Skip to main content

Human Body: Information Graphics by Peter Grundy


Infographics: Human Body by data journalist Simon Rogers and graphic artist Peter Grundy is the second book in a great new series from the fantastic folks at Big Picture Press. Infographics: Animal Kingdom came out earlier this year and is seeing a lot of action in my school library. Rogers has a way with collecting information that is out of the ordinary while covering familiar ground at the same time and Grundy's graphics are as eye-catching as they are easy to read.


The senses, reproduction, the heart, the brain, digestion, the skeleton, and the "human factory," are the focus of the seven chapters in the book, each of which begin with an overview of the subject. Once inside the chapters, facts detailing the functions and form of featured body parts are presented alongside interesting tidbits like the average number of babies born in America on each day of the week and a two-page spread called "the human hotel" in which various parasites are shown on or in the places on the body where they  live.



The chapter on reproduction does not specifically explain how babies are made, mentioning only that, "when male sperm enter the female womb, an egg, or ovum, can be fertilized and begin to grow," in the introduction. However, the male and female reproductive parts are presented, infographic style, and their functions detailed. A two page spread on conception shows how long sperm can live once inside the female in various animals, the average number of sperm per ejaculation for pigs, humans and rats, and the average speed of ejaculated sperm for humans and how it compares with other travel speeds. The chapter also covers what the different cries babies make mean, how much sleep babies need by age and how long to parts of the body take to finish growing. All very interesting information to be shared at the right time.

Other books in the series:


Infographics: Animal Kingdom  and, coming soon, Space!

Source: Review Copy

Comments

Popular posts from this blog

Made by Dad: 67 Blueprints for Making Cool Stuff - Projects You Can Build For (and With) Kids! by Scott Bedford

On his personal website, Scott Bedforddescribes himself as an "Award Winning Online Creative Professional" working within the advertising and design industry. What is more interesting (and applicable here) is how hisWhat I Made website came to be. While sitting in a Starbucks with his restless young sons, trying to enjoy his latte, Bedford created something out of coffee stir sticks that ended up keeping his boys entertained, finishing his coffee in peace and sparking (re-sparking, really) his creative drive and reminding him of the "enormous joy gained from making things, even simple things, and that this joy is not the complexity or quality of the finished project but in the process of making itself. On Bedford'sWhat I Made website, he even shares Six Cool Coffee Shop Crafts for Kidsthat you can try out next time you want to enjoy your coffee and your kids are making that difficult. I've shared two below - be sure to check out the website and see the rest!

Be…

POP-UP: Everything You Need to Know to Create Your Own Pop-Up Book, paper engineering by Ruth Wickings, illustrations by Frances Castle RL: All ages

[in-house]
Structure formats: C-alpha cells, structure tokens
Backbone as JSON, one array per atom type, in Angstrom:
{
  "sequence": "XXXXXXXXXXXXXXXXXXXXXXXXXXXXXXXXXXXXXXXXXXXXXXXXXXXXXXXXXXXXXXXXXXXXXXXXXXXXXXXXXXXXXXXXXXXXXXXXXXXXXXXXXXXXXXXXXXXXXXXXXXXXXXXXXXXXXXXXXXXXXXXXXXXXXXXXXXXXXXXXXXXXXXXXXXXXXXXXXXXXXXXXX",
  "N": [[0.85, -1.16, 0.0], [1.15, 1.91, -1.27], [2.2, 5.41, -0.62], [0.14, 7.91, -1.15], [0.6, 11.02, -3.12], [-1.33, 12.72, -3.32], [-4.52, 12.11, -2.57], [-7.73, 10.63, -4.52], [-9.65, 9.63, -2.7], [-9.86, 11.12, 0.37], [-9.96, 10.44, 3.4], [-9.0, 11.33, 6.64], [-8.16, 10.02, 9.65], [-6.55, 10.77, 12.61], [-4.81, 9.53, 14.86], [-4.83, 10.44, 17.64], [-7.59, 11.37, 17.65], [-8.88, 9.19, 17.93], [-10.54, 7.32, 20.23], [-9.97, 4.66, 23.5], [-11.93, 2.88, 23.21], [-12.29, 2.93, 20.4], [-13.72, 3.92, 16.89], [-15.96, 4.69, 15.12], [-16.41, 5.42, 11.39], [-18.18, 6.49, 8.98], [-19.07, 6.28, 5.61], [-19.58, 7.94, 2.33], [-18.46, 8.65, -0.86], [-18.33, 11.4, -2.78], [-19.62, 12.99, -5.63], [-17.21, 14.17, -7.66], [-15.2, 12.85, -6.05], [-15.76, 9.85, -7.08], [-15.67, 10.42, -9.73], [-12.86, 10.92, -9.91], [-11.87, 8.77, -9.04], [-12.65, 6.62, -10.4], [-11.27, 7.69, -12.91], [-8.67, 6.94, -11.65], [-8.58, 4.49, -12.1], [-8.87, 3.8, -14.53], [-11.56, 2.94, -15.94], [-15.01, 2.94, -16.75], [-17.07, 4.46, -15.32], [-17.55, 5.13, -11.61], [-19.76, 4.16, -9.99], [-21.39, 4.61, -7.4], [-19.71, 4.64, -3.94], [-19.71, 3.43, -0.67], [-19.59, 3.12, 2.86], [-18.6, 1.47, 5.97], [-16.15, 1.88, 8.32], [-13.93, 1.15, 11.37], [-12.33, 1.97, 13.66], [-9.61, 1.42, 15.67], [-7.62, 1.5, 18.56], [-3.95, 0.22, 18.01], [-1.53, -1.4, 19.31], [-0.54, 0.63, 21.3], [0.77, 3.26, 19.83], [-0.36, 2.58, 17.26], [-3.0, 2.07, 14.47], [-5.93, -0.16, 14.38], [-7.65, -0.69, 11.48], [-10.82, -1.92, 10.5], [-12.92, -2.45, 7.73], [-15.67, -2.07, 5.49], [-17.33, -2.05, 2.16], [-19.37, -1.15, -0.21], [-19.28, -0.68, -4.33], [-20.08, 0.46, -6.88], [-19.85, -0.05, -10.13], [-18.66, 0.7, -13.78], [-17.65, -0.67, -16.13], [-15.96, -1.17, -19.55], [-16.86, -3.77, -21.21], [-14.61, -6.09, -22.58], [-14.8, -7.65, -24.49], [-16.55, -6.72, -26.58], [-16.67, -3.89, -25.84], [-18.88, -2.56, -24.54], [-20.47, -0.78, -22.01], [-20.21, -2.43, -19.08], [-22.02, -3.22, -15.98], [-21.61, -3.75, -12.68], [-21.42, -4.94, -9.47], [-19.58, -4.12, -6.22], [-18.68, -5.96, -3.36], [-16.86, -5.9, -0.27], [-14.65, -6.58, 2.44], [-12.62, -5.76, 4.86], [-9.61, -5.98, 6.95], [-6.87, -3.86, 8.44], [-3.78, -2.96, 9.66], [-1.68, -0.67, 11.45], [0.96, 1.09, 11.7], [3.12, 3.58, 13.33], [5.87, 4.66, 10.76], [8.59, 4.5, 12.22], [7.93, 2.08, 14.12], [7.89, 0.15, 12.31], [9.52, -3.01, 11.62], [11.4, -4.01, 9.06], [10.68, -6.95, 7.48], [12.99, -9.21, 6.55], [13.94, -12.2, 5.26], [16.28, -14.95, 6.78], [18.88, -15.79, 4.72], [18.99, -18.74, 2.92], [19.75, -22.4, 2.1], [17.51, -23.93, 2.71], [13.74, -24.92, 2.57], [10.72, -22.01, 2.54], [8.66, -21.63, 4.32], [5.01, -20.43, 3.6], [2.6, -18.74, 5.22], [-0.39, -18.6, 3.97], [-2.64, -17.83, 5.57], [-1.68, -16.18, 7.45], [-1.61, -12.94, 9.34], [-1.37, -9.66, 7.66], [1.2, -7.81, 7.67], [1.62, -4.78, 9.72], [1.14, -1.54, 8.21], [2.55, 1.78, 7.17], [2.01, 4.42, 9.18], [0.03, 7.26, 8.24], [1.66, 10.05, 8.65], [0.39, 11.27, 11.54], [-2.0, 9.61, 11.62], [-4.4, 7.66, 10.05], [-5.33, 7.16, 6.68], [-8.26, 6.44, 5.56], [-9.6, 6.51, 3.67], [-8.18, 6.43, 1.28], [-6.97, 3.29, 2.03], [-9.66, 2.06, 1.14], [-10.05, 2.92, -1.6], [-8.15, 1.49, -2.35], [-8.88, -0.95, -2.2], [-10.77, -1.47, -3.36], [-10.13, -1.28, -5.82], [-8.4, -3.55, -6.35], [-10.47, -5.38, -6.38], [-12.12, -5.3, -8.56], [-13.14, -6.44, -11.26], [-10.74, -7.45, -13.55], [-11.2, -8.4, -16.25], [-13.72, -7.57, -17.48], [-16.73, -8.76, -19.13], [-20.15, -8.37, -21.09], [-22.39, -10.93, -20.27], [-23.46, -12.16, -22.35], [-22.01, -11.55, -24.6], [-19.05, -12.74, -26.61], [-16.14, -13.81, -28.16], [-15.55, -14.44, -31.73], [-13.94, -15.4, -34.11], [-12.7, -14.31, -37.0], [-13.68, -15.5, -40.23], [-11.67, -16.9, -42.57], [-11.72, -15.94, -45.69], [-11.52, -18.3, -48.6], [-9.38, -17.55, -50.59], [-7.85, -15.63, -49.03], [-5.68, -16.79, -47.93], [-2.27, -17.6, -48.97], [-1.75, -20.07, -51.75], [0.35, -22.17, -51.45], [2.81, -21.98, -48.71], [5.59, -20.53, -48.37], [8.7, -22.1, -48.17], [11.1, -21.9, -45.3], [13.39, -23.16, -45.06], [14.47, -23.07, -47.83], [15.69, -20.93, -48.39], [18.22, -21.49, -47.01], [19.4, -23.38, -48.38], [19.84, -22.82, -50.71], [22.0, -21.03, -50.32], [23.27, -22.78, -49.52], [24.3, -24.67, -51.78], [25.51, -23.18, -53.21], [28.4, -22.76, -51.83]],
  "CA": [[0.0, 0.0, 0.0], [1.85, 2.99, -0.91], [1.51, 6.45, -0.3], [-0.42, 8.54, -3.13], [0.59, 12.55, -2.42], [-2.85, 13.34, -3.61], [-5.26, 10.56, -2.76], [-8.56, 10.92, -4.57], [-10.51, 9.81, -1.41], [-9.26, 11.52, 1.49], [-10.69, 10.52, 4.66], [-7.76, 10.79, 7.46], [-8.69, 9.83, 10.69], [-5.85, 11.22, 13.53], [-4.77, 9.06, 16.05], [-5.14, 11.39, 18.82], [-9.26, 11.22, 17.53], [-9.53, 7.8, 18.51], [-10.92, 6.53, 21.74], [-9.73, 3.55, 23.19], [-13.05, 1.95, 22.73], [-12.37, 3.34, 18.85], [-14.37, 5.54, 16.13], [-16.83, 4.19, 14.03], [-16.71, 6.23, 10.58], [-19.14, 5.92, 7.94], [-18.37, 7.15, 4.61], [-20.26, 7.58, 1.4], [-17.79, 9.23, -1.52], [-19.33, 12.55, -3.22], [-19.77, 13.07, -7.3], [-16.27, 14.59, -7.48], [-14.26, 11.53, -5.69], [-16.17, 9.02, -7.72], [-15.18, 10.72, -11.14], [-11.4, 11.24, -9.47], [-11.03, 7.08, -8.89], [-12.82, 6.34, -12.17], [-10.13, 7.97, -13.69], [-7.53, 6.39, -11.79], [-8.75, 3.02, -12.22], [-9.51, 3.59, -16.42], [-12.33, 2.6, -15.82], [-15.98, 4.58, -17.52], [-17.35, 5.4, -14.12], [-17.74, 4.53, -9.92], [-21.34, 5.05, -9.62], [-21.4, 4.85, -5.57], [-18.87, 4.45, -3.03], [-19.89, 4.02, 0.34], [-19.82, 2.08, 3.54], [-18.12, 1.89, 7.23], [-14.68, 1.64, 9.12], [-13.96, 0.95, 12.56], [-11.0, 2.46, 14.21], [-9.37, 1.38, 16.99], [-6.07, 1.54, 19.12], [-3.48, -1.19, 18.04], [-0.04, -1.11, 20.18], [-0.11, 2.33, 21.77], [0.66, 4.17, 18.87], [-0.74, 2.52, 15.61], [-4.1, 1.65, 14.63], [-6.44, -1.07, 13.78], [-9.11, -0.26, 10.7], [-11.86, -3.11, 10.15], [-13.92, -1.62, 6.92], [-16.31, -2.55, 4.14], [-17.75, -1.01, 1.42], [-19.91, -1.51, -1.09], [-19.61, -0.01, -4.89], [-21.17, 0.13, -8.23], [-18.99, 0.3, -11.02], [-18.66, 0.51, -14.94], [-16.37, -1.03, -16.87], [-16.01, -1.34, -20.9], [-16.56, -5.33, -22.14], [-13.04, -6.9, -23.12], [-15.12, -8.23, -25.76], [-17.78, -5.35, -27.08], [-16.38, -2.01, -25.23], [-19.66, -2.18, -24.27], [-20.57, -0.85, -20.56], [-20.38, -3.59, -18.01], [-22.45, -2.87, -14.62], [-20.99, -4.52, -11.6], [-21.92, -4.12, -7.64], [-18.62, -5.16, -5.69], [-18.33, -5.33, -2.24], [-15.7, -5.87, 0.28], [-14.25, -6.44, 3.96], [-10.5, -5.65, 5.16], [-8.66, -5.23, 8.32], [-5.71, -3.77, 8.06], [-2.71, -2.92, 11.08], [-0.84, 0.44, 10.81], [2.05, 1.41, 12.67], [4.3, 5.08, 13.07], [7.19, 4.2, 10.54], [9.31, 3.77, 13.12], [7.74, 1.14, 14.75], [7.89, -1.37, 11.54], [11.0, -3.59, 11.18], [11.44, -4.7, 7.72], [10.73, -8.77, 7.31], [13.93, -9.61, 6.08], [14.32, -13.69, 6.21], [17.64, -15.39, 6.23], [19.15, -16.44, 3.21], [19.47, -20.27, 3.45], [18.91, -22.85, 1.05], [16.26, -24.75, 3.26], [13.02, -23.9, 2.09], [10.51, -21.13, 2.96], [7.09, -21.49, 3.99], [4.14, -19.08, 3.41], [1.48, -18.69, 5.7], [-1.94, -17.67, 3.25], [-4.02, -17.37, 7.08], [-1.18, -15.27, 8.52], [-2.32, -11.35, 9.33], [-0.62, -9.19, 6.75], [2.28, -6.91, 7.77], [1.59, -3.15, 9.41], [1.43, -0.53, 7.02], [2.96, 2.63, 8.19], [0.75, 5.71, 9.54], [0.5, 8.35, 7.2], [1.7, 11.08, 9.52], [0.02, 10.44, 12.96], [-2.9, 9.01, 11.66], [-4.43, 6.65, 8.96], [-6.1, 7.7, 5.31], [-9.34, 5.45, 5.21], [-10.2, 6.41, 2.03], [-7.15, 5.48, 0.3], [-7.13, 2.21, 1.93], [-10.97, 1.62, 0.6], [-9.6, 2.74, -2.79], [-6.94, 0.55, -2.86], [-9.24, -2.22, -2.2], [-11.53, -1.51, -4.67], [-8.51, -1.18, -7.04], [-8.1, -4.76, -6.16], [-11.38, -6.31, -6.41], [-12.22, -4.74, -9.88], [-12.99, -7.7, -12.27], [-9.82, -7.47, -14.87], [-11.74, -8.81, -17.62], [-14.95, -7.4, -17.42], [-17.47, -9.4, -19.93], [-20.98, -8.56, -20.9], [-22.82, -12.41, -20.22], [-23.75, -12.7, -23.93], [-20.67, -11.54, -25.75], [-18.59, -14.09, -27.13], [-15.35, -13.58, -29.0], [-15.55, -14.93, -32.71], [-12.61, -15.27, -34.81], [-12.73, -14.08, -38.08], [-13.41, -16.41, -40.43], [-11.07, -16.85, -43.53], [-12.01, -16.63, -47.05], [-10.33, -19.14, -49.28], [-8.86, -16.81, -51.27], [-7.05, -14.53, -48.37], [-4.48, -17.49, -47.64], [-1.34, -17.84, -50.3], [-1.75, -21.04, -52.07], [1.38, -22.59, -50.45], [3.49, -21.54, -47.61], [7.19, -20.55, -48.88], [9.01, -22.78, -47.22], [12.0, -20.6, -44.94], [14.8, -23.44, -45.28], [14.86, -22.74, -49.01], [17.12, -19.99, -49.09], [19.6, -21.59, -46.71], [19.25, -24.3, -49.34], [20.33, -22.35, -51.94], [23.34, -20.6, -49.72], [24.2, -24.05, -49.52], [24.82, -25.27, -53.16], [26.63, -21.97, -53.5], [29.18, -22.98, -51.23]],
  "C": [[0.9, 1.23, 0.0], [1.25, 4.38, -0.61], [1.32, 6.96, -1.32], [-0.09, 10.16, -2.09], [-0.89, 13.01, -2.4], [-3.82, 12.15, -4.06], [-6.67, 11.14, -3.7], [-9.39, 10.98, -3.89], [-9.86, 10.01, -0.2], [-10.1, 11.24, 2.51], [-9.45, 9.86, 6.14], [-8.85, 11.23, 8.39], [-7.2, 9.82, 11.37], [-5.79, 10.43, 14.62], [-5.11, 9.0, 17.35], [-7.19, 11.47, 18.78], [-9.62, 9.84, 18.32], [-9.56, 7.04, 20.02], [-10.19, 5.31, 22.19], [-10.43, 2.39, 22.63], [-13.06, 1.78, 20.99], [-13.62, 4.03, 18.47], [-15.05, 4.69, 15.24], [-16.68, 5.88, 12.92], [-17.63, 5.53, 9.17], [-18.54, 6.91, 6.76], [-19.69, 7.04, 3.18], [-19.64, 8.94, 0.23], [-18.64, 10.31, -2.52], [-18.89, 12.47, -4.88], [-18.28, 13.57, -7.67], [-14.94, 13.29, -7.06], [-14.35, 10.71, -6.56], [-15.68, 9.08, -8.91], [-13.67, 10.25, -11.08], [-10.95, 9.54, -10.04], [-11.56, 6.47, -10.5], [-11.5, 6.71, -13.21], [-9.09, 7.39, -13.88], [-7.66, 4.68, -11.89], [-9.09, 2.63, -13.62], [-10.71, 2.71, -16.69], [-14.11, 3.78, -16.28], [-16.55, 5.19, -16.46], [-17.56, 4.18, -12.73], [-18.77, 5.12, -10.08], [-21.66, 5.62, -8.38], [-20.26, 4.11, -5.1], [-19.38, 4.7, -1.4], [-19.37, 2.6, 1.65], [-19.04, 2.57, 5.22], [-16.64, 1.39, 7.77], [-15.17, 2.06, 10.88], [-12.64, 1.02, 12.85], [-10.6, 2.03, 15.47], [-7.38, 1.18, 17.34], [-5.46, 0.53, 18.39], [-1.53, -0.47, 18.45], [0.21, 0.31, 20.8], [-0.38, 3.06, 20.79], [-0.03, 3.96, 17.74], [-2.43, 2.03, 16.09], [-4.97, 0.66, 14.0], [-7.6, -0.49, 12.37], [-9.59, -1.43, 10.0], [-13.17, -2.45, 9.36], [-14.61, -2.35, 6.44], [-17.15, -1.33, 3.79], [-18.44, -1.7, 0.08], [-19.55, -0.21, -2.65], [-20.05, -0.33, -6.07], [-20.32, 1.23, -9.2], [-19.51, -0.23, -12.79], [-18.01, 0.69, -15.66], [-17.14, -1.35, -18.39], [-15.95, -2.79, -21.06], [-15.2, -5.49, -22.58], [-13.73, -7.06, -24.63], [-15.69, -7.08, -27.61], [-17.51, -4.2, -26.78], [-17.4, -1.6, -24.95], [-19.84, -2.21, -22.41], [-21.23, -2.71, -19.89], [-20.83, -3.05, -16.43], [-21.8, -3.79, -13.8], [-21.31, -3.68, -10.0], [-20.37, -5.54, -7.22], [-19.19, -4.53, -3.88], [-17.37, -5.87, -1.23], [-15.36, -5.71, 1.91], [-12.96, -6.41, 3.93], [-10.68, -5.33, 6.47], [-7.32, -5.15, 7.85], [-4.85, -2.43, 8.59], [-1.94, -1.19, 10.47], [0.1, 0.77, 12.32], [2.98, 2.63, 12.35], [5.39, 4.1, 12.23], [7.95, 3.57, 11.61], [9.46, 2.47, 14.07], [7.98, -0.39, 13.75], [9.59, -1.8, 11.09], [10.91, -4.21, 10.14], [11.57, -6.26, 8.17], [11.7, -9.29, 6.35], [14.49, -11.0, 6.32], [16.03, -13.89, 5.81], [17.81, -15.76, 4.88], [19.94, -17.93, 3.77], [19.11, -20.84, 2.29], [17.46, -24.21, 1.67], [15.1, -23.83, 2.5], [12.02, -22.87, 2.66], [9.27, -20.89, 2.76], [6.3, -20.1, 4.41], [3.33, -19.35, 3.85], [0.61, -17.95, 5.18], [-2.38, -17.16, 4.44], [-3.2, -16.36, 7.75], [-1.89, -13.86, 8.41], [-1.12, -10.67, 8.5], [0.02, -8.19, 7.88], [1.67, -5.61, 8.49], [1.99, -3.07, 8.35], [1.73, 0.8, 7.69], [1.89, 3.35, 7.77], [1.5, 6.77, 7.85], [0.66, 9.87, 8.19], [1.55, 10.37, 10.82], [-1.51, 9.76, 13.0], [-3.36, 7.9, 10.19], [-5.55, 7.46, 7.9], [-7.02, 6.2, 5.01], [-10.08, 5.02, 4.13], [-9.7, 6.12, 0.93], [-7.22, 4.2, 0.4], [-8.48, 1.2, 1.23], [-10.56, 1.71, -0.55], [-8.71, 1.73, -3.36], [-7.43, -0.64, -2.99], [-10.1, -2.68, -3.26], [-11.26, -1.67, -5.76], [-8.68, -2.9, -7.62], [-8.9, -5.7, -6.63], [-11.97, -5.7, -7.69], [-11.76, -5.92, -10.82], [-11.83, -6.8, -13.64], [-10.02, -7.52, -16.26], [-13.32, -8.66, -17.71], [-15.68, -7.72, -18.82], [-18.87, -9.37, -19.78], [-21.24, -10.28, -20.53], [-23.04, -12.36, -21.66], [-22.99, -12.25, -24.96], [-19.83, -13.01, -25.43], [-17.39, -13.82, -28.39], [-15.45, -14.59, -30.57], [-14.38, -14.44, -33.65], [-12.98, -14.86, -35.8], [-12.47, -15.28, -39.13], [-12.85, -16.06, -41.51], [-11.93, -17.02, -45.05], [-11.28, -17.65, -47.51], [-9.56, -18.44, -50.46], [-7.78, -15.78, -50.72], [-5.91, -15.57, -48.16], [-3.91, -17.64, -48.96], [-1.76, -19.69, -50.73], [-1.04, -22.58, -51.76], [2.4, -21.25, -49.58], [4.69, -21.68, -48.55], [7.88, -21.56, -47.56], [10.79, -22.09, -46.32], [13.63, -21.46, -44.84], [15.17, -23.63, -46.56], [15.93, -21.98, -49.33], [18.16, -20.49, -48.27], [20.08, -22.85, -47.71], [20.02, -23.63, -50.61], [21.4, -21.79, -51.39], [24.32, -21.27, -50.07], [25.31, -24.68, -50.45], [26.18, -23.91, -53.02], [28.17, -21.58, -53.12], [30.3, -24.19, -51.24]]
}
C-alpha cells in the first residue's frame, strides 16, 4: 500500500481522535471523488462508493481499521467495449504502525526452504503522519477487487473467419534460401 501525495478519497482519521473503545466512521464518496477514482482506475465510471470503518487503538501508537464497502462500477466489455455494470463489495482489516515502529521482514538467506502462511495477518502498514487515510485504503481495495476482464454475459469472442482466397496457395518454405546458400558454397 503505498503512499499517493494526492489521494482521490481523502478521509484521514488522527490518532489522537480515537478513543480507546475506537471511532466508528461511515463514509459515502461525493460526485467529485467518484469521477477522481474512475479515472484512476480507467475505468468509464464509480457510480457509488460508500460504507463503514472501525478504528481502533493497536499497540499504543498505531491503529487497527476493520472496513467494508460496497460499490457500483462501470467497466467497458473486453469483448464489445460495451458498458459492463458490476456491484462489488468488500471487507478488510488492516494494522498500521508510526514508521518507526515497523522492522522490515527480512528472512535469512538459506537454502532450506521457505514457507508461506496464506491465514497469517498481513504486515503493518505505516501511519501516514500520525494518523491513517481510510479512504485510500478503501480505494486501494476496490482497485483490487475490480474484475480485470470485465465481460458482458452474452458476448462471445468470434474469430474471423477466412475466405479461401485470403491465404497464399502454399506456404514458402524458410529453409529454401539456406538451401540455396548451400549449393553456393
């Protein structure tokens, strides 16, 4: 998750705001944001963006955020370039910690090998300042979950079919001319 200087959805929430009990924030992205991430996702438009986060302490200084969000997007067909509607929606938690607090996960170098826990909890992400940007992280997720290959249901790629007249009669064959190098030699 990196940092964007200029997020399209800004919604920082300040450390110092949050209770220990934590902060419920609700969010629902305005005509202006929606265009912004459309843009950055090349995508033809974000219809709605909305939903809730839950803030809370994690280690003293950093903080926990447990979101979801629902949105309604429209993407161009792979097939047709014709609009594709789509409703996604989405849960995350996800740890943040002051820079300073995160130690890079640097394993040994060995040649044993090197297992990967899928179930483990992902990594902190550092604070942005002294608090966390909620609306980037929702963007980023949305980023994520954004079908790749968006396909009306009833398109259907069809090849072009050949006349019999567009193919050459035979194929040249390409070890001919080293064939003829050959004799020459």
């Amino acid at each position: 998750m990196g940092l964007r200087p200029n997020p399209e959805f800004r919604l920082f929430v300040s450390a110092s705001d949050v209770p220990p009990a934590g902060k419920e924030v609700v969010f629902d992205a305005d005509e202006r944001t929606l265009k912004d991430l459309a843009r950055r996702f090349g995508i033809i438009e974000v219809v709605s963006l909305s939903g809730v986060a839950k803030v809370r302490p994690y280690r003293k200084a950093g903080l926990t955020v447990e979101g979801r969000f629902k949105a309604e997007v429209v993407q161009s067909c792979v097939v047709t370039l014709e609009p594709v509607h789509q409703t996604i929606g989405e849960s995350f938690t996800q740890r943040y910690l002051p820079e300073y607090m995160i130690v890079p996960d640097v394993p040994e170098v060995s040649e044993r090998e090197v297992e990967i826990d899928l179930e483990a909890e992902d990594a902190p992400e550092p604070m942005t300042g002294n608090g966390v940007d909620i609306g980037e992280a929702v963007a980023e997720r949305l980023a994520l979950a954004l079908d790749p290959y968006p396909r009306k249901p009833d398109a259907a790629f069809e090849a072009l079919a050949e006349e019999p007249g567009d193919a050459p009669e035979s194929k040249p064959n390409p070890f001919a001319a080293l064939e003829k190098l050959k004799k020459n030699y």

POP-UP:  Everything You Need to Know to Create Your Own Pop-Up Book with paper engineering by Ruth Wickings and illustrations by Frances Castle is THE COOLEST BOOK EVER!!!  I know that I haven't dedicated much time to pop-up books here, but they have always held a special place in my heart, and the phrase "paper engineering" is a favorite of mine. Although I didn't know what it was at the time, I did go through a paper engineering phase when I was ten or so. I would sneak off to the back of the classroom during independent work periods and go to town on the construction paper and glue and make these little free-standing dioramas. A huge fan of The Muppet Show (the original), I reconstructed the all-baby orchestra from an episode, drawing and coloring each baby and his/her instrument then gluing them onto a 3D orchestra section I had crafted out of brown construction paper.  I also made a 3D version of Snidely Whiplash throwing Nell off a cliff with Dudley Do-Right wa…

The Seeing Stick, written by Jane Yolen, illustrated by Daniela J Terrazini

The Seeing Stick is an original Chinese fairy tale written by the prolific (and prolifically award winning) Jane Yolen. First published in 1977 with illustrations by Remy Charlip (author and illustrator of the brilliantly fun picture book Fortunately and friend and muse to Brian Selznick, who asked him to pose as George Méliès while he was working on the Caldecott winning The Invention of Hugo CabretThe Seeing Stick was reissued with new illustrations by Daniela J. Terrazini in 2009. I have not seen Charlip's version, but Terrazini's is a beautiful work of art and the book itself is yet another magnificently packaged book published by Running Press, the house that brought us Steven Arntson's The Wikkeling, yet another superbly and uniquely packaged children's book with artwork by Terrazini. Interestingly, both The Wikkeling and The Seeing Stick were designed by Frances J Soo Ping Chow.

The Seeing Stick begins, "Once in the ancient walled citadel of Peking there l…